President Joe Biden signed his $1.9 trillion stimulus package on Thursday, a win for many Americans who needed financial aid to recover from the pandemic. But that has slowed things down for the Internal Revenue Service to the extent that 7 million Americans are now waiting for tax refunds.
In December, Congress passed a $900 billion stimulus package that included $600 stimulus checks the IRS had to distribute. The more recent passage of the American Rescue Plan requires the agency to begin distributing $1,400 stimulus checks, and to field adjustments to unemployment benefits – a tax exemption on the first $10,200 of benefits – as well as a new child tax credit.
According to IRS data, 6.7 million tax returns have not yet been processed in 2021, but in 2020, only around 2 million returns faced processing delays, reflecting the effects of the stimulus changes.
IRS spokesman Robert Marvin told The Washington Post on Friday that while most refunds take 21 days to be issued after filing season starts, some refunds may take longer.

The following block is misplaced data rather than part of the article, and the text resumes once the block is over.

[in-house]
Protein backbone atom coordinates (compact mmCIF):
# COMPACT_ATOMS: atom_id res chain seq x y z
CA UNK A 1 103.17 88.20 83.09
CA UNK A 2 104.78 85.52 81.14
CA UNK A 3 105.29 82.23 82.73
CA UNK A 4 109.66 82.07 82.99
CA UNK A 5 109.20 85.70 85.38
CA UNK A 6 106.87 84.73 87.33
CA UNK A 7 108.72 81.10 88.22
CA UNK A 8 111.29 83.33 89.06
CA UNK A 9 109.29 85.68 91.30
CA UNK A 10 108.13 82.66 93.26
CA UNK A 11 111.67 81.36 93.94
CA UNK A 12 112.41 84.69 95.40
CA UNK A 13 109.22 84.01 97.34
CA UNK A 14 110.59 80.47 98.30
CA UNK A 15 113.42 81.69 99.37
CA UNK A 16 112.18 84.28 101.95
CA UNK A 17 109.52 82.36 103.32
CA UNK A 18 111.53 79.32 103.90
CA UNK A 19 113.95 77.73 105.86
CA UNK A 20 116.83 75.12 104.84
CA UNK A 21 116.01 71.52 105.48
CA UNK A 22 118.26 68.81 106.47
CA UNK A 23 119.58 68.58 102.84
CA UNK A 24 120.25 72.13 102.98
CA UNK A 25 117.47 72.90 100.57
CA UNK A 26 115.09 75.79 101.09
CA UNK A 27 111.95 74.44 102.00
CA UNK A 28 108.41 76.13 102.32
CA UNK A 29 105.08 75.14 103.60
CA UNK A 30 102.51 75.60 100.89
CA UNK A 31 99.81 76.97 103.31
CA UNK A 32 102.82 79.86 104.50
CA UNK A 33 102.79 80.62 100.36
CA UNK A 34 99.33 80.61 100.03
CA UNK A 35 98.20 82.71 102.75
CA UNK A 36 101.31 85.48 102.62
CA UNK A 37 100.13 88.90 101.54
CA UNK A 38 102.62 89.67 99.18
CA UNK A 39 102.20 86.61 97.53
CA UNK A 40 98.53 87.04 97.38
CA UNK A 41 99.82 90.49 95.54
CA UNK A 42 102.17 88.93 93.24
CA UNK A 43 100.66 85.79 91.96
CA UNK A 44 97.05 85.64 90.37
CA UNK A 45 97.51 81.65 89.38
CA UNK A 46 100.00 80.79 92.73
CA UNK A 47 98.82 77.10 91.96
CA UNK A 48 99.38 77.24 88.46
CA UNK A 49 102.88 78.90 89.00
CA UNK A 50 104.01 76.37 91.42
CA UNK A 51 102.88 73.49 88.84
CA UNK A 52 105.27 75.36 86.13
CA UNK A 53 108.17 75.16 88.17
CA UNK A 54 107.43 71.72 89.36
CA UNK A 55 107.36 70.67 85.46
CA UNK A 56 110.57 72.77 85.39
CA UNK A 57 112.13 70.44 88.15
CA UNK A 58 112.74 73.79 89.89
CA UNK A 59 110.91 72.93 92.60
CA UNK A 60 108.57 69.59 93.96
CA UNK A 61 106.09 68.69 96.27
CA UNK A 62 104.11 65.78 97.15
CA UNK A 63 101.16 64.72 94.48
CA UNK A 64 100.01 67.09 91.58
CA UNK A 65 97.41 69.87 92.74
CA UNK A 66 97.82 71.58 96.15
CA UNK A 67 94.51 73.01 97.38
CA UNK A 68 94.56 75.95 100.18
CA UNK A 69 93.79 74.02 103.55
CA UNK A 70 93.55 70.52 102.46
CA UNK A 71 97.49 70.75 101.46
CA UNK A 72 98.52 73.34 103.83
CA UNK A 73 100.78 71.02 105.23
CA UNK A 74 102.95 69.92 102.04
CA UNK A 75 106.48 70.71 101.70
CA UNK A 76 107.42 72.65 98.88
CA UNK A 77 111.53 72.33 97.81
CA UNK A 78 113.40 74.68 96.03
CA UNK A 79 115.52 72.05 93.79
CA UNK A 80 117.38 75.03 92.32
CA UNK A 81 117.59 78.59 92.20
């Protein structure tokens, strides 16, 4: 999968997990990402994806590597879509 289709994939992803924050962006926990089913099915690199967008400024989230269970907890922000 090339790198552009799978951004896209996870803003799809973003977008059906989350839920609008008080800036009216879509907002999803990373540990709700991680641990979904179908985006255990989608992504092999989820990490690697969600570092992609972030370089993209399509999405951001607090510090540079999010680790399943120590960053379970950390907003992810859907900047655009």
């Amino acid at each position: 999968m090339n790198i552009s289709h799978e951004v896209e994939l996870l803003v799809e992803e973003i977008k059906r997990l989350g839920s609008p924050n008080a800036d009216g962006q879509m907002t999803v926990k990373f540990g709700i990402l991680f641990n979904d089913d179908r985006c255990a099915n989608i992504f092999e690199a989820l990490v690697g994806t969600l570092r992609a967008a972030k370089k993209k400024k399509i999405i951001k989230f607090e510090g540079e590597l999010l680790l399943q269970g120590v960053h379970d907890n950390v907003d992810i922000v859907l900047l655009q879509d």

“Many factors can affect the timing of your refund after we receive your return,” Marvin said. “Some tax returns take longer to process than others. For example, returns with an error, incomplete information or those affected by theft or fraud may take longer to process.”
In addition, the Government Accountability Office found in a March 1 report that from 2010 to 2019, IRS staffing was down by almost 23% and its budget was cut by 20%, factoring into the processing delays that must be resolved manually.
“IRS’s overall 2020 performance was significantly impacted by its reliance on manual processes such as for paper returns, and its limited ability to process returns remotely while processing centers were closed,” the report said. “As a result, as of December 2020, IRS had a significant backlog of unprocessed returns and taxpayer correspondence.”
Democratic lawmakers have expressed concern with the backlog the IRS is experiencing, and the effects the backlog has on taxpayers who need their refunds to stay financially afloat. House Ways and Means Committee Chair Richard Neal and House Oversight Subcommittee Chair Bill Pascrell called for the IRS to extend tax filing season on March 8, citing the lack of help taxpayers were receiving from the agency.